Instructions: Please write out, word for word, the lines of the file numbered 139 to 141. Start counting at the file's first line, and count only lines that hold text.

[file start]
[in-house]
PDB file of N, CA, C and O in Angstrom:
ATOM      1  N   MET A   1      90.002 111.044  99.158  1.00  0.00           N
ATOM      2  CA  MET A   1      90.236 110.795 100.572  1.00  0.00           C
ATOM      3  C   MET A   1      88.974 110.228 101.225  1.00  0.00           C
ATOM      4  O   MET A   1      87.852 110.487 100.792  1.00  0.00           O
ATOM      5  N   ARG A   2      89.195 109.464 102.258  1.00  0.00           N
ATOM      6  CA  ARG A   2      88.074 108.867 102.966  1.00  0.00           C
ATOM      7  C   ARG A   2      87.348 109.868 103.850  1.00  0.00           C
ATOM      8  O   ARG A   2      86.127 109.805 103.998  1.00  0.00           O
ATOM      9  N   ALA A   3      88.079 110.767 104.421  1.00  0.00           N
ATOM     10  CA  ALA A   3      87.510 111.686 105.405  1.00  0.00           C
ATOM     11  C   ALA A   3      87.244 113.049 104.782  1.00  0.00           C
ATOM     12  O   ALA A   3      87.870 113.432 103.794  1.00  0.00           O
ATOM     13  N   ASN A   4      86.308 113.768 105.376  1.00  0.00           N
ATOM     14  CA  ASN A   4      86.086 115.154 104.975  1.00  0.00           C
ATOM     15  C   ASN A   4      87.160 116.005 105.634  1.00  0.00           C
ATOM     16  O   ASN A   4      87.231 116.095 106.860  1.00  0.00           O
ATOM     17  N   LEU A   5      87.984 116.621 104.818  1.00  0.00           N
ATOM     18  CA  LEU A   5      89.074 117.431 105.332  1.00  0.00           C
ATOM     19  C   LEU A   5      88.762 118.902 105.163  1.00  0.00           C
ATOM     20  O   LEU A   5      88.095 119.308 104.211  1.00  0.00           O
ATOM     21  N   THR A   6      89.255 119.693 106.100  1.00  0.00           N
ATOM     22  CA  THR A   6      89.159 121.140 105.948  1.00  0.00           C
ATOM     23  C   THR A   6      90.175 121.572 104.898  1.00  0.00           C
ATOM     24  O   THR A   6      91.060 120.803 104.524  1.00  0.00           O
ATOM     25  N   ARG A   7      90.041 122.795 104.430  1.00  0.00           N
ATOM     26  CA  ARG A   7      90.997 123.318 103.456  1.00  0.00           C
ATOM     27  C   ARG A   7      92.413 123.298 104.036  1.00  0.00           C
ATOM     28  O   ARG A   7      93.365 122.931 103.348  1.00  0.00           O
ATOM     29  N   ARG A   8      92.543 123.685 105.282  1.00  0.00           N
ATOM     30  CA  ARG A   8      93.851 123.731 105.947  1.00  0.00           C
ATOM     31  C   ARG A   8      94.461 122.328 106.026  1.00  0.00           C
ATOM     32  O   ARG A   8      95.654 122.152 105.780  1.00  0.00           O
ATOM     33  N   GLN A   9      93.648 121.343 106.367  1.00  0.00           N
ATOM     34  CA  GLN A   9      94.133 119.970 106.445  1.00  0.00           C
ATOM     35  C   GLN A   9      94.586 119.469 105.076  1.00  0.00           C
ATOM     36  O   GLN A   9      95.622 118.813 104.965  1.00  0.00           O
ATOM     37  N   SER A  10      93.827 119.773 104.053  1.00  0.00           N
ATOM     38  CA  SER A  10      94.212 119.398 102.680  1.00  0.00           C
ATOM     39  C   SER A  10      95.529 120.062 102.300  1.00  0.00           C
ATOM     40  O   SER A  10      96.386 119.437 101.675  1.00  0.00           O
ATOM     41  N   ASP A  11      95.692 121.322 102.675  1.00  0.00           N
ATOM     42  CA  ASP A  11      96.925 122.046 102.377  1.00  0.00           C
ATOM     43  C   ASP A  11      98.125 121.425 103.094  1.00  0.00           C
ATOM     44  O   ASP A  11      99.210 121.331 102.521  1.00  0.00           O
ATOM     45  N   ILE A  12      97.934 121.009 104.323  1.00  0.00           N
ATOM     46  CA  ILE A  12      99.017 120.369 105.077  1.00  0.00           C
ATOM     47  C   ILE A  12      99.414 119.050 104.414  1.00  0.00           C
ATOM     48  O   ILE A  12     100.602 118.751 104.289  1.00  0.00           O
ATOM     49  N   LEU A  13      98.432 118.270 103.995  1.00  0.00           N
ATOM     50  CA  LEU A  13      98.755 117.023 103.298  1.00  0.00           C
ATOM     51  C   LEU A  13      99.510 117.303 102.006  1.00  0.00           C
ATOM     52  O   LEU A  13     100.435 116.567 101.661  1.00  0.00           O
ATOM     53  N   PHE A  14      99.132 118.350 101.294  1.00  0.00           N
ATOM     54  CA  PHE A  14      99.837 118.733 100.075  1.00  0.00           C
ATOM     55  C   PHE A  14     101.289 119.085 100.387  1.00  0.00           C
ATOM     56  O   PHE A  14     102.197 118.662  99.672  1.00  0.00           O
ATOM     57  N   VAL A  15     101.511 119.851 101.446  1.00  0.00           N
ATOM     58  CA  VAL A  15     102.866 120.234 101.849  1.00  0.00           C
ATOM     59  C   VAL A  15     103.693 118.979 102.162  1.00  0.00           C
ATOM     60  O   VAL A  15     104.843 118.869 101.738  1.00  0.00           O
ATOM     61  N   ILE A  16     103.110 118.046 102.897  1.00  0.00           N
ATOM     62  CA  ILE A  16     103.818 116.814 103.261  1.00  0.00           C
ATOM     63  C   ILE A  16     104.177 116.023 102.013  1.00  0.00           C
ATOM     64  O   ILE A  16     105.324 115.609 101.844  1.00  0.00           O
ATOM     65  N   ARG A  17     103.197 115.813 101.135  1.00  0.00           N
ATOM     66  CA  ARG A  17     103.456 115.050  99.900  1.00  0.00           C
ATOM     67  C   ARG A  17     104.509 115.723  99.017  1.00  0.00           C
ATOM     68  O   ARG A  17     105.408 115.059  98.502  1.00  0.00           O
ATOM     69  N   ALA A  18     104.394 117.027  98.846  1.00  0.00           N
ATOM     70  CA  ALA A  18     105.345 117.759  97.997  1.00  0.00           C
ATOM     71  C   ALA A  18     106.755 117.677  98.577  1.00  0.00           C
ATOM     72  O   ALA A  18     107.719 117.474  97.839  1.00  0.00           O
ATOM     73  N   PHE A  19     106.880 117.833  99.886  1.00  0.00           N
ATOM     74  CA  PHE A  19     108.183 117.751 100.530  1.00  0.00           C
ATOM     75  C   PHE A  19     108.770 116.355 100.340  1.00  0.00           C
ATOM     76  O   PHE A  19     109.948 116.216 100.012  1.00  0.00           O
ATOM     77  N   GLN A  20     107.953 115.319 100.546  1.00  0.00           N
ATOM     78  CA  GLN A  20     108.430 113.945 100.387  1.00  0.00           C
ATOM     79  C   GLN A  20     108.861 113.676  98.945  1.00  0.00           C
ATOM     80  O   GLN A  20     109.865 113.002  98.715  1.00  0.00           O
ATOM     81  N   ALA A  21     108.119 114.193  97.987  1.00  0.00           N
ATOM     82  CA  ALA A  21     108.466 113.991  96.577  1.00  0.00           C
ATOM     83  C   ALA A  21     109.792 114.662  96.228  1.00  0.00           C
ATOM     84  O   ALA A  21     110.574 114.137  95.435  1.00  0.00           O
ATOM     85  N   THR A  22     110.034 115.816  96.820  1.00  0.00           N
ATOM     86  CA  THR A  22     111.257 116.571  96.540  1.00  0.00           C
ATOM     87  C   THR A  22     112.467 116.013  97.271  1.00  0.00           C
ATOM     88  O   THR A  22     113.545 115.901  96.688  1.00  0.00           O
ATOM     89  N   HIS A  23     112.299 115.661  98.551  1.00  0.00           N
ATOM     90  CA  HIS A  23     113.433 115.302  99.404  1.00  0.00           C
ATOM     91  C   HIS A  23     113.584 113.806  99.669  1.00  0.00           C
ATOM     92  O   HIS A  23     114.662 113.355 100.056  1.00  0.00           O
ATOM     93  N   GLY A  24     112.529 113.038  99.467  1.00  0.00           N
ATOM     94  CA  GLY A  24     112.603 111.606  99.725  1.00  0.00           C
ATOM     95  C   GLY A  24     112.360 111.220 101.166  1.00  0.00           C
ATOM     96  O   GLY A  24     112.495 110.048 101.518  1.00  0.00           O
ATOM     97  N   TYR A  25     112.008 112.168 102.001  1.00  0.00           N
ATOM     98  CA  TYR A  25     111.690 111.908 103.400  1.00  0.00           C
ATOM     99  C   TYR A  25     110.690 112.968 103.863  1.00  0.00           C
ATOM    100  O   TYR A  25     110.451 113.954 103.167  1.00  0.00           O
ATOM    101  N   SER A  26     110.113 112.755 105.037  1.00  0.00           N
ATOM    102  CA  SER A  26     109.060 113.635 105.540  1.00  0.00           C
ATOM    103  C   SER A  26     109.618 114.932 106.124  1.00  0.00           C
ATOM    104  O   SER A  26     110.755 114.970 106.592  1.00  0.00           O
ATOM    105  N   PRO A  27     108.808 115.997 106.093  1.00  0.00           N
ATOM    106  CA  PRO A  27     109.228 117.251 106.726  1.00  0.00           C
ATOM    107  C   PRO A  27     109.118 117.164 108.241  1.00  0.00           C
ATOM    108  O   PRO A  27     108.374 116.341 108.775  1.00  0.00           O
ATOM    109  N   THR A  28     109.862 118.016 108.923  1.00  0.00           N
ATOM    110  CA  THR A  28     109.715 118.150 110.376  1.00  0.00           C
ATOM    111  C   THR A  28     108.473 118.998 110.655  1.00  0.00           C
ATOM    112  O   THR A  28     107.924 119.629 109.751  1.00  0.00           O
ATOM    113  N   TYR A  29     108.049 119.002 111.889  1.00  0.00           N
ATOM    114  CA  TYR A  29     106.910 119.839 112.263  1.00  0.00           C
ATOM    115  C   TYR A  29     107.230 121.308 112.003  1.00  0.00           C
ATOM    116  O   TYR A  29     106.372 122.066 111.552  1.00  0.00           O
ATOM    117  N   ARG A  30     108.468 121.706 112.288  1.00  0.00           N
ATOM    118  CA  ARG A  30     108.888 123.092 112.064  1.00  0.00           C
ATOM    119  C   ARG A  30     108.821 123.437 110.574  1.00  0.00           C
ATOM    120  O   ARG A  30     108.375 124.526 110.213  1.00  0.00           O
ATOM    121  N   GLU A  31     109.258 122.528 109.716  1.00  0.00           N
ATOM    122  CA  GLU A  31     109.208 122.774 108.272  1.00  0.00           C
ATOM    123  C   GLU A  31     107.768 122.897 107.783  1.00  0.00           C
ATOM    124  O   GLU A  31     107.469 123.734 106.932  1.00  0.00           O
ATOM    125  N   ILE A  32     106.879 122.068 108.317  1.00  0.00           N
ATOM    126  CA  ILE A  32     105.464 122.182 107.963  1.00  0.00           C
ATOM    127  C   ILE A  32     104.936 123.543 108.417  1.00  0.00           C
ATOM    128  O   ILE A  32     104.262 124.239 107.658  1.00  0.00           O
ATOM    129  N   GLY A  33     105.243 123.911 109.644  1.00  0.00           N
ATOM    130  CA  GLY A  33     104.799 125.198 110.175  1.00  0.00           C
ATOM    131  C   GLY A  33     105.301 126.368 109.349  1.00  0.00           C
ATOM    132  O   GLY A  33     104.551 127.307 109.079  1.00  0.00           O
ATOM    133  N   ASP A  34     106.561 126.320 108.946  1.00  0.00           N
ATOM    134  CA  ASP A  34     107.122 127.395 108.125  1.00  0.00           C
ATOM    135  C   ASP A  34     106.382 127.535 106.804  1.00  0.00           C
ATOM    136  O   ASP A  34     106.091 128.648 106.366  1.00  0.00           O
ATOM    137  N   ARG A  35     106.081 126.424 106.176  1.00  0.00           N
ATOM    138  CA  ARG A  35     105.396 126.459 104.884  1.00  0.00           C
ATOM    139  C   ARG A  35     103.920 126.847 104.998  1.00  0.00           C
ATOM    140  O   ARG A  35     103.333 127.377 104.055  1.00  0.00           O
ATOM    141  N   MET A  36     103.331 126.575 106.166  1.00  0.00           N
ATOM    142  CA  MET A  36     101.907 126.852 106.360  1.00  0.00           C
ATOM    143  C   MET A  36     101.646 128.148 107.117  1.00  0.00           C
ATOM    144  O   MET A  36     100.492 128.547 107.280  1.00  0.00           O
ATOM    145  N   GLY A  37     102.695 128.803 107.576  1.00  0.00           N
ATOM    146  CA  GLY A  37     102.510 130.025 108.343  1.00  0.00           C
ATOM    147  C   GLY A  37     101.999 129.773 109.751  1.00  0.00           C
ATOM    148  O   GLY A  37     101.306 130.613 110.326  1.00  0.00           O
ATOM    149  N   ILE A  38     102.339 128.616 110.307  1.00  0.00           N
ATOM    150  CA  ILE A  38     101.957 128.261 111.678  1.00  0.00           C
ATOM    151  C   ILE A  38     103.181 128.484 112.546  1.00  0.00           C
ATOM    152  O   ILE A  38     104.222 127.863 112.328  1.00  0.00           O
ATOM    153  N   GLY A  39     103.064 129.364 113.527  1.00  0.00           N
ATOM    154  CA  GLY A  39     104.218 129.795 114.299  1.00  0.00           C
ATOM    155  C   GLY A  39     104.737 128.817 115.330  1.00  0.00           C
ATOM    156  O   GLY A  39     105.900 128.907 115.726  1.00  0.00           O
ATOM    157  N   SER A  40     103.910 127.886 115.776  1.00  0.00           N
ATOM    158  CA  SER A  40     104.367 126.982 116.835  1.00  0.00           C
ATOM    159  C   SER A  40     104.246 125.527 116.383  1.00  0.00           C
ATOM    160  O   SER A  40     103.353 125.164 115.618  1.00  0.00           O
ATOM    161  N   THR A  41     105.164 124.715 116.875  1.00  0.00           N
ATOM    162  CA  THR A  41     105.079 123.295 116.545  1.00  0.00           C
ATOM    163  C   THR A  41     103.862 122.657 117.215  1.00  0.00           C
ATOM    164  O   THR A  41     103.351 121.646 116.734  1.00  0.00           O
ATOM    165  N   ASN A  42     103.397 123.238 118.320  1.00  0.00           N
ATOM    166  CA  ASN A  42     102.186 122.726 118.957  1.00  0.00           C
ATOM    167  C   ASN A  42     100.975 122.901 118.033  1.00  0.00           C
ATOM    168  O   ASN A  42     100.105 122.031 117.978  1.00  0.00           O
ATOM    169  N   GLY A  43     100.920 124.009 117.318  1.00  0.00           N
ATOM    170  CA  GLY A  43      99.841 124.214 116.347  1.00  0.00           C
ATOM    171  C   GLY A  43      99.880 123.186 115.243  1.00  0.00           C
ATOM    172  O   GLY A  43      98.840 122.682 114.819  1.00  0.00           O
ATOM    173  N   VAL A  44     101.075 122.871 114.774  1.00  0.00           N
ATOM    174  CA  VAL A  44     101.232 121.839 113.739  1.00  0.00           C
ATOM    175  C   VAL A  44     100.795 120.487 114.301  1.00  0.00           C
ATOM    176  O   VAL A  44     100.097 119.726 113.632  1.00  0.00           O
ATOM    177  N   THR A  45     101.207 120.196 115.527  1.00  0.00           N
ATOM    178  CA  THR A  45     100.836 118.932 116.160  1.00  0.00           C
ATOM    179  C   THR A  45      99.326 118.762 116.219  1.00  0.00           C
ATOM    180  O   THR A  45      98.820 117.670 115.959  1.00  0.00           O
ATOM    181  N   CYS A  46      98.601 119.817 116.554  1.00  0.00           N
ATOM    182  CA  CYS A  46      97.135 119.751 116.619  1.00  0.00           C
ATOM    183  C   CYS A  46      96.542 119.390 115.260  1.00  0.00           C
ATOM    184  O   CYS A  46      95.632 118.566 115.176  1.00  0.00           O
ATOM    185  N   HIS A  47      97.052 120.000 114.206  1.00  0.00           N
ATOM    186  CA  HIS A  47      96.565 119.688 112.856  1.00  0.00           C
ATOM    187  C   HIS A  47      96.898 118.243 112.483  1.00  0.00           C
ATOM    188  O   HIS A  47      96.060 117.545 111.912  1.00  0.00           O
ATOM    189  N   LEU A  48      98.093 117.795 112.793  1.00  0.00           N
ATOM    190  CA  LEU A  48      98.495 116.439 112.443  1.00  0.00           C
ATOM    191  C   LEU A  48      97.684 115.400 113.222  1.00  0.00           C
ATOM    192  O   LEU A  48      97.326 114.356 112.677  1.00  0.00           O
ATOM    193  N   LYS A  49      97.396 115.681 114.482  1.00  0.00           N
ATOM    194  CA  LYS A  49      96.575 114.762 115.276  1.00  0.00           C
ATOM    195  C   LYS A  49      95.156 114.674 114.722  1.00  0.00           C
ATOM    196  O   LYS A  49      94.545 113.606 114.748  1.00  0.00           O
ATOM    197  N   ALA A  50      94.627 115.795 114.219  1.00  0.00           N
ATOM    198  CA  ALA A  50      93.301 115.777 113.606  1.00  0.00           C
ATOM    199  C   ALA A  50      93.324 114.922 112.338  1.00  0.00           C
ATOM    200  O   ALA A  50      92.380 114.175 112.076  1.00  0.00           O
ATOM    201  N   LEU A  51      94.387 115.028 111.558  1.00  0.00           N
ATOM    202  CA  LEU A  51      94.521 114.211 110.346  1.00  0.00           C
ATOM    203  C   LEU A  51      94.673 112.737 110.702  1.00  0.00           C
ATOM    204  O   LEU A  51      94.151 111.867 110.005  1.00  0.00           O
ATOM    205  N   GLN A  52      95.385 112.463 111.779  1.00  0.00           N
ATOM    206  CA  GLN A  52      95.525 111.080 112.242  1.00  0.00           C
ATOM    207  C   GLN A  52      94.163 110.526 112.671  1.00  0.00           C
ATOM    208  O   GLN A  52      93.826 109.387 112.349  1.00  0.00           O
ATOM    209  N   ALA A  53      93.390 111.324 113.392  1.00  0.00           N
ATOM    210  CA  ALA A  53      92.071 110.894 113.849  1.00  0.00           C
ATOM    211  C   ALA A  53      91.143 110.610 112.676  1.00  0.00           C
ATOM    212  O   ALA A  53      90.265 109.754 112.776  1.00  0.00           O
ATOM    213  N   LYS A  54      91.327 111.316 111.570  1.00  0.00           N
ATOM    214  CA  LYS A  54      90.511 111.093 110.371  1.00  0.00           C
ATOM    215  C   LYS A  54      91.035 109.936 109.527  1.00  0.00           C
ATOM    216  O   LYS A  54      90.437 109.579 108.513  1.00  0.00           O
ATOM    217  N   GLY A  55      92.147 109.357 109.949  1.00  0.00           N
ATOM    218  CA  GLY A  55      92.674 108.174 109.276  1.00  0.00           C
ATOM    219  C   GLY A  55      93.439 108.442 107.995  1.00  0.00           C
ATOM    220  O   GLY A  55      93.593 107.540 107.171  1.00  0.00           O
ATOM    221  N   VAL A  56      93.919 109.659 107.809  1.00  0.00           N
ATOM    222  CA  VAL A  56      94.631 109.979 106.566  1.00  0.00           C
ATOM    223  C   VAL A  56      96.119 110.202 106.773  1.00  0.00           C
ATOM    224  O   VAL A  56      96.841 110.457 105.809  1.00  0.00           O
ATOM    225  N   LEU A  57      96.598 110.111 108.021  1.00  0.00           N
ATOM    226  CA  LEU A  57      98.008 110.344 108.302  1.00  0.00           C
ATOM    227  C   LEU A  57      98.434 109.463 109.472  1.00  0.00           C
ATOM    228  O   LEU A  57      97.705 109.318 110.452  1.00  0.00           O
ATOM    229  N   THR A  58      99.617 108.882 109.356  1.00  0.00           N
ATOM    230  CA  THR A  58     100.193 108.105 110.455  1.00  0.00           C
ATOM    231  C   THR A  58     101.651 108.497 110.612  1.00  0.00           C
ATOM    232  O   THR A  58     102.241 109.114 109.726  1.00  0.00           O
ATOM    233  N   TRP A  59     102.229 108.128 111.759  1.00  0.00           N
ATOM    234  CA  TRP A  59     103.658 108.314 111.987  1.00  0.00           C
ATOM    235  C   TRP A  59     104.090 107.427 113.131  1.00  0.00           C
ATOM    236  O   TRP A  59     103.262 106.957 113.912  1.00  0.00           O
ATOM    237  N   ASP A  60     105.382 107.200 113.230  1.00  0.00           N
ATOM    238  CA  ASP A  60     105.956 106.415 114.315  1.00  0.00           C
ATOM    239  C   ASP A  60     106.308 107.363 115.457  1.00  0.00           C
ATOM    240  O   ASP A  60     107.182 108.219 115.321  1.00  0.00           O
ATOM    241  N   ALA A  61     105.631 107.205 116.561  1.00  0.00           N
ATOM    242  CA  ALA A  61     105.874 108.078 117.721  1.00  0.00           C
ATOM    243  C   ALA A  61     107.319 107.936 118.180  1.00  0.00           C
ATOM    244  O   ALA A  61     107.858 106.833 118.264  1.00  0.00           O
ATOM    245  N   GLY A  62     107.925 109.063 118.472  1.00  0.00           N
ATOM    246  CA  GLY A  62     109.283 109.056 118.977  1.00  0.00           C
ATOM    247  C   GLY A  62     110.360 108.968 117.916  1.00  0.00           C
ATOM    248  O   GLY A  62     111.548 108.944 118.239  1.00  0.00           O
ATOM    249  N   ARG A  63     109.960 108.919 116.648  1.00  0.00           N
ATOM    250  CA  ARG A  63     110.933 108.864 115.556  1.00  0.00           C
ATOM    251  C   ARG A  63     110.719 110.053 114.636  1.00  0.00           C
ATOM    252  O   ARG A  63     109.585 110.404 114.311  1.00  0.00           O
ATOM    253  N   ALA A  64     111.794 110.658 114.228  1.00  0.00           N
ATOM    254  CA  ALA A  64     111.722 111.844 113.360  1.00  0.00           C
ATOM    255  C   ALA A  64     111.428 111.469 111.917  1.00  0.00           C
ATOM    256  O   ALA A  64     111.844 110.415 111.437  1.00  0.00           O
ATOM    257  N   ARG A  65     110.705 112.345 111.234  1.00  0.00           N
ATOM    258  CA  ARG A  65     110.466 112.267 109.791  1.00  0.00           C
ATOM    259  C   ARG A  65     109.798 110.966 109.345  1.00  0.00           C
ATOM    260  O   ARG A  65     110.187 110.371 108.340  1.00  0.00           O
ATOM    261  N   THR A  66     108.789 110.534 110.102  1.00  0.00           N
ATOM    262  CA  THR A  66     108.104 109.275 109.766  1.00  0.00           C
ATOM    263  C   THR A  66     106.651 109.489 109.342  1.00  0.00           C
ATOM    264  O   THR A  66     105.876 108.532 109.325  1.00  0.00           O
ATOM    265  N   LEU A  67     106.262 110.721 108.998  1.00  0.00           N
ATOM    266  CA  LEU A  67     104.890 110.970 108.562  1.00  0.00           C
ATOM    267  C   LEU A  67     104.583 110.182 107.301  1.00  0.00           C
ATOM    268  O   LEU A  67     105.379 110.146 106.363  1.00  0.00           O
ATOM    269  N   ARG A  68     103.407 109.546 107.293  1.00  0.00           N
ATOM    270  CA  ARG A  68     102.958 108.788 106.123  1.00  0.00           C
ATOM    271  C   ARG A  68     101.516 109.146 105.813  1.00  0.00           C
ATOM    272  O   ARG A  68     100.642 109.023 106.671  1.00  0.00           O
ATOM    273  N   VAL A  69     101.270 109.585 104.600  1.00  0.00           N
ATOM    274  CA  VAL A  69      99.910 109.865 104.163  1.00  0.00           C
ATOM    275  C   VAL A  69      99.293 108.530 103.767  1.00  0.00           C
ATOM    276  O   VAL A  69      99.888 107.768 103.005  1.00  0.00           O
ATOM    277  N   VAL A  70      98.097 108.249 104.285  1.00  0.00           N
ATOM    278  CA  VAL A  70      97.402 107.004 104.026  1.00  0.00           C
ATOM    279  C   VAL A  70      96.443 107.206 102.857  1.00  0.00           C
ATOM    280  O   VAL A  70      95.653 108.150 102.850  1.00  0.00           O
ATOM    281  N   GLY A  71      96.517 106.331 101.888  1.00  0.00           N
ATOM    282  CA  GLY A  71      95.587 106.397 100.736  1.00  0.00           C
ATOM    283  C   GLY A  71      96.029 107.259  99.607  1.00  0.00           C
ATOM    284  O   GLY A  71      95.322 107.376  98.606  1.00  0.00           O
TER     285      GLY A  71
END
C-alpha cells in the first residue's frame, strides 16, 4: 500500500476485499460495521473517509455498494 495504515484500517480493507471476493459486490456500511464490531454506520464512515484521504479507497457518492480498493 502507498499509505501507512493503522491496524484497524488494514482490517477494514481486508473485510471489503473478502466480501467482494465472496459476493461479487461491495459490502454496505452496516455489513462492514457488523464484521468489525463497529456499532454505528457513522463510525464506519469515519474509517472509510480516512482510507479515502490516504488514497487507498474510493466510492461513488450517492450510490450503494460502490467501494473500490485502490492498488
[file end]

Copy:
ATOM    137  N   ARG A  35     106.081 126.424 106.176  1.00  0.00           N
ATOM    138  CA  ARG A  35     105.396 126.459 104.884  1.00  0.00           C
ATOM    139  C   ARG A  35     103.920 126.847 104.998  1.00  0.00           C